Some advice: don't gamble. Spend your shards wisely and pick your fights. Explore plenty and if a quest is offered, take it, because they are surprisingly scant at times. You can usually tell if a quest is beyond your capabilities early on as a kind of 'you must be this tall to ride' task will require you make a successful skill based roll before you can get into the meat of the adventure.

Another Dave Morris! I'm aware that this is becoming the Morris Fan Club here and will endeavour to fix it next week with a different author. To his credit, Dave has been involved in some great gamebook projects (and I hear from him by messenger this week that he is working on a new one, of a more grown up nature, but no more details. Interesting!)

Gamebook Showcase - Heart of IceWeekly OSGR Gamebook Spotlight

Posted by Forever People Mon, October 09, 2017 10:06AM

I'll be highlighting a new gamebook from the world of hold in the hand printed works every week on this pinned post. These are books which I consider to be important in terms of bringing the gamebook format back to mainstream consciousness as well as being books you can find in book stores, libraries and so on. These books deserve our support.

Note: sorry if I don't include your book, but the criteria I'm using is quite strict. If you want to include your book please do promote the hell out of it with your own post. This is specifically books which I think deserve a spotlight for the great work they're doing for the OSGR movement.

Heart of Ice (Critical IF) by Dave Morris, published by Fabled Lands Publishing. An intriguing book set after a modern ice age, you play within the aftermath 300 or so years in the future. It's an intelligent and mature book and really we should expect nothing less of Dave Morris, the thinking man's writer and author of countless Old School gamebooks, including Fabled Lands, Dragon Warriors and Blood Sword. The day Dave becomes a member of OSGR will be a day to relish as he really is a standard bearer for the whole idea of bringing the gamebook back into mainstream consciousness and book shelves, and one of the few names capable of doing so. Like most smart new gamebook formats, Dave targets the 30+ crowd, the natural market and for this reason I include Heart of Ice.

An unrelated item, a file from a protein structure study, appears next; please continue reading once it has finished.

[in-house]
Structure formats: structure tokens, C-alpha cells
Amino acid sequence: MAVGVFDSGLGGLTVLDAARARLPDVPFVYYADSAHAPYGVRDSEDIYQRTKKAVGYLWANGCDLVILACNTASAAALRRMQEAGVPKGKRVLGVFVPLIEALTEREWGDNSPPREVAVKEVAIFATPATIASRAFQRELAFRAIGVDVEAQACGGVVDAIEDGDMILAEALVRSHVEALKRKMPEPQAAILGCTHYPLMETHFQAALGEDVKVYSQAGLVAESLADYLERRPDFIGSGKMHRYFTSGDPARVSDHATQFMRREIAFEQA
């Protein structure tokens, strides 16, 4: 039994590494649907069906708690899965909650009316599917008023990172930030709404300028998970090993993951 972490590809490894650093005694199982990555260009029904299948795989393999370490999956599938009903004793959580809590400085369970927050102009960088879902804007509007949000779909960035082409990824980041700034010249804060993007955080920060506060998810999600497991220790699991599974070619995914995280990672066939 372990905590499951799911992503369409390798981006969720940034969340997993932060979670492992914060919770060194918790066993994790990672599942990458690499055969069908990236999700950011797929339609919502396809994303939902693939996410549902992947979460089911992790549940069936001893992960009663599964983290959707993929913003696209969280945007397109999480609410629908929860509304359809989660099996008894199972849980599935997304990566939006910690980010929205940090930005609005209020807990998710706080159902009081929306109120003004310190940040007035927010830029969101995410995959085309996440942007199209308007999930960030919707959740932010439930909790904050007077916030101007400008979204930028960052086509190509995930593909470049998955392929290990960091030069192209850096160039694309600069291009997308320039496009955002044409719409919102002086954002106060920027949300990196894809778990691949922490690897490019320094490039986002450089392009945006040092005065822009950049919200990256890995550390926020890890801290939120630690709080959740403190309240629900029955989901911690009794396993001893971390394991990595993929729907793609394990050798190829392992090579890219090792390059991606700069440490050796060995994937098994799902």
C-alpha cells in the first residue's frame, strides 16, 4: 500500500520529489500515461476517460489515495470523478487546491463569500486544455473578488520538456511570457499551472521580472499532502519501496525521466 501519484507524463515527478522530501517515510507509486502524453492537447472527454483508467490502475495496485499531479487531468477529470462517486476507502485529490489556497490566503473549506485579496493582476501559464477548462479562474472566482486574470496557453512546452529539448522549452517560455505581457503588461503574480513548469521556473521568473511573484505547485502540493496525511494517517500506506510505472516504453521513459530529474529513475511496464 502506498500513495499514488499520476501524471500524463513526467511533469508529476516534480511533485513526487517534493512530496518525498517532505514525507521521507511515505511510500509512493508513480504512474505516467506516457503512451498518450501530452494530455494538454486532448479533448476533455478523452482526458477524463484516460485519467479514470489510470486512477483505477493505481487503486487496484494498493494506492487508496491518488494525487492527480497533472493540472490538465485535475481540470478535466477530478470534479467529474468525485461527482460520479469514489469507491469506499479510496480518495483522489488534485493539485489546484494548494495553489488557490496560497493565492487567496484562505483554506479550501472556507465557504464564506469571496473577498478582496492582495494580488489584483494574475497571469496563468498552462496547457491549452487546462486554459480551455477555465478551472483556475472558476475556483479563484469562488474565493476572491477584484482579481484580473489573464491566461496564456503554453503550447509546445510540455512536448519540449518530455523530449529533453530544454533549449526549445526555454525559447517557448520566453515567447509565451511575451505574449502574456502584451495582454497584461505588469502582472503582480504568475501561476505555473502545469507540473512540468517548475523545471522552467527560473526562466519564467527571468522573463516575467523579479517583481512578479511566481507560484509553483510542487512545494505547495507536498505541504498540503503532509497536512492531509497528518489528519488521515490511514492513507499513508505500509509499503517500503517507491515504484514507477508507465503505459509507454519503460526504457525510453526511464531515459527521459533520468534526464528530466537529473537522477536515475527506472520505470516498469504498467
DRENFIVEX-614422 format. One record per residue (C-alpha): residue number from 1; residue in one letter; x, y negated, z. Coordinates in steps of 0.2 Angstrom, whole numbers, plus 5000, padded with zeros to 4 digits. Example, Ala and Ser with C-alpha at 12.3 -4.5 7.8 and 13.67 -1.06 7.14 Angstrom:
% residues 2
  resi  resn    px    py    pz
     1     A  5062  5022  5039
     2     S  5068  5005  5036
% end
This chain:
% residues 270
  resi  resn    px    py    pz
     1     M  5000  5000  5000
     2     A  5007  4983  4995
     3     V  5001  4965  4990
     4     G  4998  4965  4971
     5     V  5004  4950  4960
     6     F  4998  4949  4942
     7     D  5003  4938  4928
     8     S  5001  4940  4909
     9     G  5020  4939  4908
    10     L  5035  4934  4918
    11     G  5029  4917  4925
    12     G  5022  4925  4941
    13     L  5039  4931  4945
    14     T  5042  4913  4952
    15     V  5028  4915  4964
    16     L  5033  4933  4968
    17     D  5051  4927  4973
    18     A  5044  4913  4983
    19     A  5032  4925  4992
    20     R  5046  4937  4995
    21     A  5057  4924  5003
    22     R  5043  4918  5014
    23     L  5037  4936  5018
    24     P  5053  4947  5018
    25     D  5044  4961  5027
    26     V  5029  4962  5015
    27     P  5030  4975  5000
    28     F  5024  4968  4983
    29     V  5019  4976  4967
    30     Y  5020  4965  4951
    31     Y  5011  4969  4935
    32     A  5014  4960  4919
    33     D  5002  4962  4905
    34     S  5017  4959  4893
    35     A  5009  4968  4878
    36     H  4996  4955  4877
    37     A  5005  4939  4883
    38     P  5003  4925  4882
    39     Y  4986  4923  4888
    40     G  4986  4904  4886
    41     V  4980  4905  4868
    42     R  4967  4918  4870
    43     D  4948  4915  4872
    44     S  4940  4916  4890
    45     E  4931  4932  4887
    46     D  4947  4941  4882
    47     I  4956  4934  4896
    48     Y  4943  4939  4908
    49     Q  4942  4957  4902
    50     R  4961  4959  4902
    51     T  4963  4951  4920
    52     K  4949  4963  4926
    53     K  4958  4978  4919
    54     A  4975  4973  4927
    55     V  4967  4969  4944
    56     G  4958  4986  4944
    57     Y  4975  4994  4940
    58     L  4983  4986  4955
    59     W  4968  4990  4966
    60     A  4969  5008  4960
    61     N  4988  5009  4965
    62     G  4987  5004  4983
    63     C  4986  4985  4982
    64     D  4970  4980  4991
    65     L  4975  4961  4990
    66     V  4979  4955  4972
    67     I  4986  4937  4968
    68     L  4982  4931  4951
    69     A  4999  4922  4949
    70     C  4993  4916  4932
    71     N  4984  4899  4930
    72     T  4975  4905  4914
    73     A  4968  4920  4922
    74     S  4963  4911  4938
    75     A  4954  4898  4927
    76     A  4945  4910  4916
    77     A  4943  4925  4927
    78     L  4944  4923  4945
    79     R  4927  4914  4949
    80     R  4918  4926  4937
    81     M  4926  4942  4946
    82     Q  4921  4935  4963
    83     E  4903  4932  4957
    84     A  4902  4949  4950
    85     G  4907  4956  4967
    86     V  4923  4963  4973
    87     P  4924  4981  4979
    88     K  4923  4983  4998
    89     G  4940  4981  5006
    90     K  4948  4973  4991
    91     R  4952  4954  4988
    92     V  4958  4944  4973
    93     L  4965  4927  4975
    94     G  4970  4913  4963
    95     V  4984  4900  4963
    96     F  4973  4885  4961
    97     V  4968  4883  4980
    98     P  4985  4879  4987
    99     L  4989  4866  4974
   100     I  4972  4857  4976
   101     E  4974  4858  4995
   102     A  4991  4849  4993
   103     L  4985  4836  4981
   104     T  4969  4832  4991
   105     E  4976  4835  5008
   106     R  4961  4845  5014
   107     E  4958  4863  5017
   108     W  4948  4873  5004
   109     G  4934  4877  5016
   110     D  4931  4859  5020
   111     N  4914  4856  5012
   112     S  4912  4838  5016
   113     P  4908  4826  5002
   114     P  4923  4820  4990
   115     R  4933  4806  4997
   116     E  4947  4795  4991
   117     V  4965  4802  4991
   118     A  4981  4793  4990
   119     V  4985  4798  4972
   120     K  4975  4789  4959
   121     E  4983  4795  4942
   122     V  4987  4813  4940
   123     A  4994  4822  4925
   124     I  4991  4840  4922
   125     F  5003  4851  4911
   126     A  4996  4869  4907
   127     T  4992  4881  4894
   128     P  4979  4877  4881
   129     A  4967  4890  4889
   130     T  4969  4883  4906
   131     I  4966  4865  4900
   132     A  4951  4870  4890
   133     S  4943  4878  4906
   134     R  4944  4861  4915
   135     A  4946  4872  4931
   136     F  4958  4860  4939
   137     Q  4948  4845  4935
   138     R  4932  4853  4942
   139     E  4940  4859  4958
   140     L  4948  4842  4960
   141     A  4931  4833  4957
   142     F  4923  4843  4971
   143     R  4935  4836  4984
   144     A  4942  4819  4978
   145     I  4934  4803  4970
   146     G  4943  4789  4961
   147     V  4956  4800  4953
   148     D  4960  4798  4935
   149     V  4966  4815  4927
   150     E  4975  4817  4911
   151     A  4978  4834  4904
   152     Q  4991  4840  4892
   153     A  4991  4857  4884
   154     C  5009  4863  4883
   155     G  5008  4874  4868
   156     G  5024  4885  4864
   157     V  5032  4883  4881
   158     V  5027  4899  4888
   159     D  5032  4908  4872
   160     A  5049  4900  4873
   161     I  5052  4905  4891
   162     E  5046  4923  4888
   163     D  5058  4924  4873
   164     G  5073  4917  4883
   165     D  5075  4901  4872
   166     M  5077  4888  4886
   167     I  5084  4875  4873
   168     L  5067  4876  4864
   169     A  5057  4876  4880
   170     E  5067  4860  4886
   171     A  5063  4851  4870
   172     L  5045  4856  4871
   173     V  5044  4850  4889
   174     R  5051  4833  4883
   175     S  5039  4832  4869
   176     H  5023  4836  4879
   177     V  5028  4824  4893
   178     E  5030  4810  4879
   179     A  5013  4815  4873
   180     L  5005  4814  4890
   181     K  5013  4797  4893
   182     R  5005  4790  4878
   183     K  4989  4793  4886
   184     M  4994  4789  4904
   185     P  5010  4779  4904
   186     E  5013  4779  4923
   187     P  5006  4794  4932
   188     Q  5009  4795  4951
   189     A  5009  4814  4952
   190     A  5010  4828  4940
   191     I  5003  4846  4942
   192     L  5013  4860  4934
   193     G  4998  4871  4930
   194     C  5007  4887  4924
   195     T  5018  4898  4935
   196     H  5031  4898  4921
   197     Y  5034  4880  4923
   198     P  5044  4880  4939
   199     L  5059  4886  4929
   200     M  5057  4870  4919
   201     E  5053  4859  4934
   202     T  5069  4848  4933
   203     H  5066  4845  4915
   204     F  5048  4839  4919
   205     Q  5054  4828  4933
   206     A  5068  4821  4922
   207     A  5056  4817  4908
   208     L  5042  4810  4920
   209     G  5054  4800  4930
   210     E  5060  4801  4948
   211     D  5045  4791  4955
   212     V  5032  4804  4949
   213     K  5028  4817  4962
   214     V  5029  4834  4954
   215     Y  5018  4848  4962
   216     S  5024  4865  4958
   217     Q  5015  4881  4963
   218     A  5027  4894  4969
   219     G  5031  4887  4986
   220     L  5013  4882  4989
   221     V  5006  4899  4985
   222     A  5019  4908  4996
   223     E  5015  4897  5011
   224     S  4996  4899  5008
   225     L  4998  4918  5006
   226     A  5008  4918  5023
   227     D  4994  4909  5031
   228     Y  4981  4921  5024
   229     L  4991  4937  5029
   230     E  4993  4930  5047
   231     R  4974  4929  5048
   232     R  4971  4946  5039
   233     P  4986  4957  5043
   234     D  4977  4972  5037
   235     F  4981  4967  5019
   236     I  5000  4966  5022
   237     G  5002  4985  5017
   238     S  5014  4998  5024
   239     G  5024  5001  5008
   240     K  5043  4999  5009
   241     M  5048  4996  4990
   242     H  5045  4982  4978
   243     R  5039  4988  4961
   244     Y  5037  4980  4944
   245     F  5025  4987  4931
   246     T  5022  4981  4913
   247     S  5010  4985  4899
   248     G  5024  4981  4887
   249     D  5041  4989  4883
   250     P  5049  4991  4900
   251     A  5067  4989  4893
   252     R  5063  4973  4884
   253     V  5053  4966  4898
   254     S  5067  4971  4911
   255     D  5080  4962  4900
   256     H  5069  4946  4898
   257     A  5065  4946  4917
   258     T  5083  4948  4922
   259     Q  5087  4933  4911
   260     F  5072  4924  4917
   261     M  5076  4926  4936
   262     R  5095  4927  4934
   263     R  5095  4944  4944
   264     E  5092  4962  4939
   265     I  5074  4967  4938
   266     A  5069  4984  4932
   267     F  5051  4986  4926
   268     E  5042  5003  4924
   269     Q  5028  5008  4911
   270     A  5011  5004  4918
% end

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I think gamebooks are a literature naturally inclined toward getting kids into reading books. Game systems encourage mathematical problem solving, the format of the books themselves encourage critical and logical thinking. But you can't advocate the promotion of improving reading and education with a dumbed down product. Moreover, most kids are oblivious to the existence of the gamebook format.

But you know who does know about the gamebook format? And knows how to do it right? We do - the 30+ fans of old school style. Gamebooks for us will increase readership of gamebooks overall. If we can increase the market share, bookshops may start stocking the books meant for us and this, in turn, opens up an entire range of possibilities for children's books.

FF have already introduced the genre to school kids through Scholastic. Whether you agree with the Scholastic presentation or not, the way this has been marketed to the next generation is ingenious and, I'd say, necessary. But we can't all use Scholastic, so instead we should try to get gamebooks like Heart of Ice onto the printing presses and on the book shelves of high street retailers.

If anyone can do it, Dave Morris can.